I sit in a coworker's office. I'm thirsty. I see there's a water dispenser. Can I ask: Can I take some water? - and would it be natural?

(I'm not asking the coworker to get it for me, I'm asking if I can take it myself.)

  • See British equivalent of “Can I get a …", pointing out that the BBC listed 'Can I get a...' as the most irksome Americanism. Jun 26, 2020 at 14:02
  • @FumbleFingersReinstateMonica That answer, saying it should be getta instead of get a, is completely wrong. Jun 26, 2020 at 15:02
  • @JasonBassford: I have no idea what "that answer" says anyway. I just read that first sentence in the question I linked to, and thought it was relevant here. (That Americans walking up to a counter and saying Can I get a [thing that I want, which you sell]? is something that does tend to "irritate" Brits, myself included! :) Jun 26, 2020 at 15:12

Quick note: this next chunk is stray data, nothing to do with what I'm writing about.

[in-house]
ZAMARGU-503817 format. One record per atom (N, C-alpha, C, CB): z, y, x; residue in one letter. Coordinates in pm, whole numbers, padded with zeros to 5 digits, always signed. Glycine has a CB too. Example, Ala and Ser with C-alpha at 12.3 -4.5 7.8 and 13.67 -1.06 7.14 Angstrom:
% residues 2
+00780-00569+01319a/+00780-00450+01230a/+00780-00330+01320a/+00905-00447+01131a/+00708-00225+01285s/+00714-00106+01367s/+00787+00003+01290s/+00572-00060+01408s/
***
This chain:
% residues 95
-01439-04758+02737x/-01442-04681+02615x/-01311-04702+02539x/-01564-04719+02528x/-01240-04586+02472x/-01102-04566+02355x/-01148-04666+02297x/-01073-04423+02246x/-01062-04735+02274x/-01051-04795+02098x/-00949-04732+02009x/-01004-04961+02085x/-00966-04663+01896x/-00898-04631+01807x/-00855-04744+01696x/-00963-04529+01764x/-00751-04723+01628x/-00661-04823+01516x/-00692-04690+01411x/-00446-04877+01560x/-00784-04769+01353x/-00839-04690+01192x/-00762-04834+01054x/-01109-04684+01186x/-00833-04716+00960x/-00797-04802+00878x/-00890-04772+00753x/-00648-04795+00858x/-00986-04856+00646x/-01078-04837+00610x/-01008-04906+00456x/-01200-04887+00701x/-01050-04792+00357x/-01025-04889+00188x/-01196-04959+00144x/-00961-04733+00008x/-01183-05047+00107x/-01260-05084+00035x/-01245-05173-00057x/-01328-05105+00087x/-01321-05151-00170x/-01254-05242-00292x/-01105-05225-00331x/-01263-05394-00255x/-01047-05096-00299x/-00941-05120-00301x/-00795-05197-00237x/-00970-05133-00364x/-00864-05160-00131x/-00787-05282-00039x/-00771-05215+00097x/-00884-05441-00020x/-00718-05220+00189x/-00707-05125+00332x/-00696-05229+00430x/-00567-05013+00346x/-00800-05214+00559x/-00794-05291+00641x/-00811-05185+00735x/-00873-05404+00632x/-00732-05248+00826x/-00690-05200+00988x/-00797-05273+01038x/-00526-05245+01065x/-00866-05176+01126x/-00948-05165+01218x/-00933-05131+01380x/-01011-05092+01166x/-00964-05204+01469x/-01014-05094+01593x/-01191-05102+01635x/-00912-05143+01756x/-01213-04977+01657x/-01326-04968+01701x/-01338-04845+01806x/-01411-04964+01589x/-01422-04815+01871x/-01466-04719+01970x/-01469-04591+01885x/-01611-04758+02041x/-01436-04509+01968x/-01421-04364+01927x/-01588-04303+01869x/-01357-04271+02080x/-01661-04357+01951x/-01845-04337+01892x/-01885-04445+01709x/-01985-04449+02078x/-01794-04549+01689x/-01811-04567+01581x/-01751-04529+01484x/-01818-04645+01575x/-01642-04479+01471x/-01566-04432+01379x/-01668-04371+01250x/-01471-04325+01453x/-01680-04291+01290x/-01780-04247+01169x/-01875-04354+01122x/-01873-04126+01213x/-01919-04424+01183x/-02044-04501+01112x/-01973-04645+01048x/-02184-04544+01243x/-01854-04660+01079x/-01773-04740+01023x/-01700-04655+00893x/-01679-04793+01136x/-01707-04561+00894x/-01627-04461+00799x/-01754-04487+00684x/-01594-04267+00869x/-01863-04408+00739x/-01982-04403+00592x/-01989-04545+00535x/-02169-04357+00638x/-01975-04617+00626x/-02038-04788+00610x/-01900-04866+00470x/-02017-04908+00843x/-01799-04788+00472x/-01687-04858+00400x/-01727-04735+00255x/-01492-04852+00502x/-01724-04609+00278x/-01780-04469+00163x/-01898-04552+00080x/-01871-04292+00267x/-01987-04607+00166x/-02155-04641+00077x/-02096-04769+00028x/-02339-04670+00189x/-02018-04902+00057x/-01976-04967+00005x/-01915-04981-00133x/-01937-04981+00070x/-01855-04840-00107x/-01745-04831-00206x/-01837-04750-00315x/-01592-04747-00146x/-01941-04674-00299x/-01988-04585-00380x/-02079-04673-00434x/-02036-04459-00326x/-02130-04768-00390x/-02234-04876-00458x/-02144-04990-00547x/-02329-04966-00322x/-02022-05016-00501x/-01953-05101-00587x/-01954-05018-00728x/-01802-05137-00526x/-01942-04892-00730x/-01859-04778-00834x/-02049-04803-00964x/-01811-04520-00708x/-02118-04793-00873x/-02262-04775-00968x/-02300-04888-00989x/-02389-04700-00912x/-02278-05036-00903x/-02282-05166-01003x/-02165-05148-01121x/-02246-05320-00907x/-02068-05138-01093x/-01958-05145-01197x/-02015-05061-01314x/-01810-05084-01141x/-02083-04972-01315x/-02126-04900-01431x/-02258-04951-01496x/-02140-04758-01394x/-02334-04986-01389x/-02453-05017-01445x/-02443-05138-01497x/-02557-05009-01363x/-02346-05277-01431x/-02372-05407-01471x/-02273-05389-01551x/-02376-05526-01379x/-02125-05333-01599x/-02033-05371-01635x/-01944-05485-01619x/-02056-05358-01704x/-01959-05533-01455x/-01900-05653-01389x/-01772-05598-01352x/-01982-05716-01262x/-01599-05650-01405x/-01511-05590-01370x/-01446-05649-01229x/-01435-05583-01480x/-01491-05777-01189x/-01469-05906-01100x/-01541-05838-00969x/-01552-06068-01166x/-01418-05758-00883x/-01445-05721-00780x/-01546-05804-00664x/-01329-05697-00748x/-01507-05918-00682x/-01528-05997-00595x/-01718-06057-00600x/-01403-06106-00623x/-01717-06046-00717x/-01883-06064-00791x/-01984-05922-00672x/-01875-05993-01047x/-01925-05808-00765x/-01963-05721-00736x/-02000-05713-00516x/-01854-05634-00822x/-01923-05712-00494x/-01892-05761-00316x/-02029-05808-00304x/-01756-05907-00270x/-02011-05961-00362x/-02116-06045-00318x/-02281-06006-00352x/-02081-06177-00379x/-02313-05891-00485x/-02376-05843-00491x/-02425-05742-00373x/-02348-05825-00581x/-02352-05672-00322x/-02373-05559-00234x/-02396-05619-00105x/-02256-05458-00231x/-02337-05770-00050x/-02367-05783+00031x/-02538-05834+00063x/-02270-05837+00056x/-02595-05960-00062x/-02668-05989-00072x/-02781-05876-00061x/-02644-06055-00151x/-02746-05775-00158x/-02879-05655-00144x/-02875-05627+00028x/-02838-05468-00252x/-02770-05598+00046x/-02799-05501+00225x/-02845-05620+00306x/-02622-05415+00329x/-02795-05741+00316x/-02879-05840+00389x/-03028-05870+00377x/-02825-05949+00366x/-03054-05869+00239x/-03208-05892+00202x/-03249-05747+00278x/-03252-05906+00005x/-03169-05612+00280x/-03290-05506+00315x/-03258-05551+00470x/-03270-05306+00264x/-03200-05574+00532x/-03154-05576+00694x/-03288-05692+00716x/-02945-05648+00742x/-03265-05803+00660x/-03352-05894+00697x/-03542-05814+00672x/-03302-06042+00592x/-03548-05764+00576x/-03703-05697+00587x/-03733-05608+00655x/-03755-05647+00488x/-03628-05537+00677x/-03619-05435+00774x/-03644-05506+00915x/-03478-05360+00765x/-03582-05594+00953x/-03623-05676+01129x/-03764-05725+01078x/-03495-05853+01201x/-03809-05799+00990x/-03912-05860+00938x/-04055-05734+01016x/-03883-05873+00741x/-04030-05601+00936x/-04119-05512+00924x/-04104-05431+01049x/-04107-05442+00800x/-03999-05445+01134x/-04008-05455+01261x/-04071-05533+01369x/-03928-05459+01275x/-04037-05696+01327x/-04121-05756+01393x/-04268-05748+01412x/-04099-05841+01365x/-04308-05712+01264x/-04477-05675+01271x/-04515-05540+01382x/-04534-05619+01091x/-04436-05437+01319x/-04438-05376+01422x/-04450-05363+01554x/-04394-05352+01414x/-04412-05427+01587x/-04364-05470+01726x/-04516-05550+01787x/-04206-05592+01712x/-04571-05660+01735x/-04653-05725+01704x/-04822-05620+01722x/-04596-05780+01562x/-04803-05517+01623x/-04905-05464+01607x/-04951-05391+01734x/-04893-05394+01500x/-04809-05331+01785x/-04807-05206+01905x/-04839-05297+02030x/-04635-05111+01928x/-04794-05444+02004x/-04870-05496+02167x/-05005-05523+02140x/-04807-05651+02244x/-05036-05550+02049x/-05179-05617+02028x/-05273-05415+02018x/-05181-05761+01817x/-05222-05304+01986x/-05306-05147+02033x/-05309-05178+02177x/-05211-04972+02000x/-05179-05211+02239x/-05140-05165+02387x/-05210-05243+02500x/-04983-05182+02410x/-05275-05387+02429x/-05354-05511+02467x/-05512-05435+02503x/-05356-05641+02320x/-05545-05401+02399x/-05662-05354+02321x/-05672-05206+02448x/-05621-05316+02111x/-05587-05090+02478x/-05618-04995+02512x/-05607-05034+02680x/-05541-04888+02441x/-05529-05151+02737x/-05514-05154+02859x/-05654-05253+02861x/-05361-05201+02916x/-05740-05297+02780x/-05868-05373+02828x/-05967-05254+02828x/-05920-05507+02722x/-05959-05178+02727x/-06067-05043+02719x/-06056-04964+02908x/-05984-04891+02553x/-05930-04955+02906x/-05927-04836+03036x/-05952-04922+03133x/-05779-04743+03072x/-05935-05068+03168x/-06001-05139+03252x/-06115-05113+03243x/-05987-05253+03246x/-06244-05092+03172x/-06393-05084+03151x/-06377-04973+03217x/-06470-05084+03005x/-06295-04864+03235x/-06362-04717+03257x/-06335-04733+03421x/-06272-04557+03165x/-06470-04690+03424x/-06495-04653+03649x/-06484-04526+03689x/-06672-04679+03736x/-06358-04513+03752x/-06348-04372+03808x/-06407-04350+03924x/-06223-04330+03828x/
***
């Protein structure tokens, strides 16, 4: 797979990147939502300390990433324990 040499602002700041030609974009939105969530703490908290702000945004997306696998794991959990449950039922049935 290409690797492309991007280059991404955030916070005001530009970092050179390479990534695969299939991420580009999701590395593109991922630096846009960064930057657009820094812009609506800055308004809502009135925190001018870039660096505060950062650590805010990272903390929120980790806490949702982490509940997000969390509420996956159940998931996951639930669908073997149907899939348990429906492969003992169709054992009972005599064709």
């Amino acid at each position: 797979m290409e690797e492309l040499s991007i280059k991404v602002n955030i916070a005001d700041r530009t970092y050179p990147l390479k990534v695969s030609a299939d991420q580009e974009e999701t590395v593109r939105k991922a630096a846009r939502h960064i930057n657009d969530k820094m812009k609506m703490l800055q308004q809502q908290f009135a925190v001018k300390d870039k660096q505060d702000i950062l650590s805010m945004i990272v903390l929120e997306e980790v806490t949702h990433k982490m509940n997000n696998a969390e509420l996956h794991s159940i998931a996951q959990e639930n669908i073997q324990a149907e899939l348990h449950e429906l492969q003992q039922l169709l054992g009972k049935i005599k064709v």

1 Answer 1


The most polite and idiomatic way to ask would be "Please may I get some water".

"May I have" is also fine, but it sounds like you're asking them to get the water for you. "Get" makes it clear you will draw the water from the fountain yourself once you've had the approval to do so.

It doesn't sound right asking to "take" some water, as it isn't ready to take. If the water was bottled that would make sense because you'd be taking the bottle.

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